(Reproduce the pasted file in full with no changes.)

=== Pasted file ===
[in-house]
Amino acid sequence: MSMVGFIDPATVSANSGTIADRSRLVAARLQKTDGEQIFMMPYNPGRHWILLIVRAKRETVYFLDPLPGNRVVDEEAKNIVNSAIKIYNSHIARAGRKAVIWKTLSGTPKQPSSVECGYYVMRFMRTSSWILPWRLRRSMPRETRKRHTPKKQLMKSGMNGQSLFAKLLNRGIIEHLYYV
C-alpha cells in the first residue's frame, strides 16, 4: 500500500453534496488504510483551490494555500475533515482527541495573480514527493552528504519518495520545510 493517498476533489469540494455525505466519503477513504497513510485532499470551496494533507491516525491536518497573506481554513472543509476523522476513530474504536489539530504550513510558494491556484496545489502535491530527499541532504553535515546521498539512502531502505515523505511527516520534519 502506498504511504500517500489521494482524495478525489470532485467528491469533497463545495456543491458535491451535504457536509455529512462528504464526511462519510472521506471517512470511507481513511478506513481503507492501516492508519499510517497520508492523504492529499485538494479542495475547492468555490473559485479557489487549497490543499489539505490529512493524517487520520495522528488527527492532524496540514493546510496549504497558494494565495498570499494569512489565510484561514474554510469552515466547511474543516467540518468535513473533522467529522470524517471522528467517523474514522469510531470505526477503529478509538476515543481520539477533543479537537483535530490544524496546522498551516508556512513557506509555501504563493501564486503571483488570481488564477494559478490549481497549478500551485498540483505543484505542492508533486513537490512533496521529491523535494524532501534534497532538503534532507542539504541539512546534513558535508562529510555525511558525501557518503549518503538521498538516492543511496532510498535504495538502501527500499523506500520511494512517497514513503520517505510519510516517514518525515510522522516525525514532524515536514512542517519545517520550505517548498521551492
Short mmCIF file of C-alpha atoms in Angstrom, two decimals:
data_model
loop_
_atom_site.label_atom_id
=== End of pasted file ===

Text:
[in-house]
Amino acid sequence: MSMVGFIDPATVSANSGTIADRSRLVAARLQKTDGEQIFMMPYNPGRHWILLIVRAKRETVYFLDPLPGNRVVDEEAKNIVNSAIKIYNSHIARAGRKAVIWKTLSGTPKQPSSVECGYYVMRFMRTSSWILPWRLRRSMPRETRKRHTPKKQLMKSGMNGQSLFAKLLNRGIIEHLYYV
C-alpha cells in the first residue's frame, strides 16, 4: 500500500453534496488504510483551490494555500475533515482527541495573480514527493552528504519518495520545510 493517498476533489469540494455525505466519503477513504497513510485532499470551496494533507491516525491536518497573506481554513472543509476523522476513530474504536489539530504550513510558494491556484496545489502535491530527499541532504553535515546521498539512502531502505515523505511527516520534519 502506498504511504500517500489521494482524495478525489470532485467528491469533497463545495456543491458535491451535504457536509455529512462528504464526511462519510472521506471517512470511507481513511478506513481503507492501516492508519499510517497520508492523504492529499485538494479542495475547492468555490473559485479557489487549497490543499489539505490529512493524517487520520495522528488527527492532524496540514493546510496549504497558494494565495498570499494569512489565510484561514474554510469552515466547511474543516467540518468535513473533522467529522470524517471522528467517523474514522469510531470505526477503529478509538476515543481520539477533543479537537483535530490544524496546522498551516508556512513557506509555501504563493501564486503571483488570481488564477494559478490549481497549478500551485498540483505543484505542492508533486513537490512533496521529491523535494524532501534534497532538503534532507542539504541539512546534513558535508562529510555525511558525501557518503549518503538521498538516492543511496532510498535504495538502501527500499523506500520511494512517497514513503520517505510519510516517514518525515510522522516525525514532524515536514512542517519545517520550505517548498521551492
Short mmCIF file of C-alpha atoms in Angstrom, two decimals:
data_model
loop_
_atom_site.label_atom_id